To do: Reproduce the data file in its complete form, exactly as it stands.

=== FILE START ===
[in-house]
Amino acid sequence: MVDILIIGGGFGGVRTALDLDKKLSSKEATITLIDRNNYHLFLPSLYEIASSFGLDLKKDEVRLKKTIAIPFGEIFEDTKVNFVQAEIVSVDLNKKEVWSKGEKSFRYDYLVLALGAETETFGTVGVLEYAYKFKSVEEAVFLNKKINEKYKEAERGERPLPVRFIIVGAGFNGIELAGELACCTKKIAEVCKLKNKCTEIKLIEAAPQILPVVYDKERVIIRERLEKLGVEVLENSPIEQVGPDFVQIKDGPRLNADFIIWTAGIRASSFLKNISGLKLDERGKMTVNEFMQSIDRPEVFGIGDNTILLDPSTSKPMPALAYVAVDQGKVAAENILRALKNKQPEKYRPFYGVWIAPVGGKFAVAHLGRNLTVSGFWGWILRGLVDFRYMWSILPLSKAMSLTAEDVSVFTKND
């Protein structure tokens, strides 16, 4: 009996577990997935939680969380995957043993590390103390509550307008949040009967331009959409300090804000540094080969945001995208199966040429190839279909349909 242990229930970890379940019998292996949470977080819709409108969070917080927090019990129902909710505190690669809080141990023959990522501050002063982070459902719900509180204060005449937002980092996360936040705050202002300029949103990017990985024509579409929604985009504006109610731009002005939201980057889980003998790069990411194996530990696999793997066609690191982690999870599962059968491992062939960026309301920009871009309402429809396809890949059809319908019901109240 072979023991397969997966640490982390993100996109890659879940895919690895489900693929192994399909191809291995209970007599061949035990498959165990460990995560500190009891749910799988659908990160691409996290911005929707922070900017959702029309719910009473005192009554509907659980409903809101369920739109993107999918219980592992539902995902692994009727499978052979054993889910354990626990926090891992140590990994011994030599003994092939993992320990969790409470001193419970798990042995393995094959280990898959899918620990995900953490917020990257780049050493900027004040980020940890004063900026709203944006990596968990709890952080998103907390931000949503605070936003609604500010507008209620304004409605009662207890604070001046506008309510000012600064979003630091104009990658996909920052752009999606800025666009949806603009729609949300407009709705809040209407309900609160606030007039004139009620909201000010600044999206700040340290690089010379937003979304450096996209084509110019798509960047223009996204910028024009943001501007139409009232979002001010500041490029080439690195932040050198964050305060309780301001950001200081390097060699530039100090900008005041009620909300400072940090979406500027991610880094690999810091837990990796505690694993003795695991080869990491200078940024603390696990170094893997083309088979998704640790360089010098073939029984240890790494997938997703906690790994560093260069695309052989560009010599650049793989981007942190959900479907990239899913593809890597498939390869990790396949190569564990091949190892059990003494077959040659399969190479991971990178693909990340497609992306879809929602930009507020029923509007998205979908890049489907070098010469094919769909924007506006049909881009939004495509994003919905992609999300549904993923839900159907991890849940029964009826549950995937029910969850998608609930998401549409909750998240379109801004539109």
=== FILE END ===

[in-house]
Amino acid sequence: MVDILIIGGGFGGVRTALDLDKKLSSKEATITLIDRNNYHLFLPSLYEIASSFGLDLKKDEVRLKKTIAIPFGEIFEDTKVNFVQAEIVSVDLNKKEVWSKGEKSFRYDYLVLALGAETETFGTVGVLEYAYKFKSVEEAVFLNKKINEKYKEAERGERPLPVRFIIVGAGFNGIELAGELACCTKKIAEVCKLKNKCTEIKLIEAAPQILPVVYDKERVIIRERLEKLGVEVLENSPIEQVGPDFVQIKDGPRLNADFIIWTAGIRASSFLKNISGLKLDERGKMTVNEFMQSIDRPEVFGIGDNTILLDPSTSKPMPALAYVAVDQGKVAAENILRALKNKQPEKYRPFYGVWIAPVGGKFAVAHLGRNLTVSGFWGWILRGLVDFRYMWSILPLSKAMSLTAEDVSVFTKND
């Protein structure tokens, strides 16, 4: 009996577990997935939680969380995957043993590390103390509550307008949040009967331009959409300090804000540094080969945001995208199966040429190839279909349909 242990229930970890379940019998292996949470977080819709409108969070917080927090019990129902909710505190690669809080141990023959990522501050002063982070459902719900509180204060005449937002980092996360936040705050202002300029949103990017990985024509579409929604985009504006109610731009002005939201980057889980003998790069990411194996530990696999793997066609690191982690999870599962059968491992062939960026309301920009871009309402429809396809890949059809319908019901109240 072979023991397969997966640490982390993100996109890659879940895919690895489900693929192994399909191809291995209970007599061949035990498959165990460990995560500190009891749910799988659908990160691409996290911005929707922070900017959702029309719910009473005192009554509907659980409903809101369920739109993107999918219980592992539902995902692994009727499978052979054993889910354990626990926090891992140590990994011994030599003994092939993992320990969790409470001193419970798990042995393995094959280990898959899918620990995900953490917020990257780049050493900027004040980020940890004063900026709203944006990596968990709890952080998103907390931000949503605070936003609604500010507008209620304004409605009662207890604070001046506008309510000012600064979003630091104009990658996909920052752009999606800025666009949806603009729609949300407009709705809040209407309900609160606030007039004139009620909201000010600044999206700040340290690089010379937003979304450096996209084509110019798509960047223009996204910028024009943001501007139409009232979002001010500041490029080439690195932040050198964050305060309780301001950001200081390097060699530039100090900008005041009620909300400072940090979406500027991610880094690999810091837990990796505690694993003795695991080869990491200078940024603390696990170094893997083309088979998704640790360089010098073939029984240890790494997938997703906690790994560093260069695309052989560009010599650049793989981007942190959900479907990239899913593809890597498939390869990790396949190569564990091949190892059990003494077959040659399969190479991971990178693909990340497609992306879809929602930009507020029923509007998205979908890049489907070098010469094919769909924007506006049909881009939004495509994003919905992609999300549904993923839900159907991890849940029964009826549950995937029910969850998608609930998401549409909750998240379109801004539109």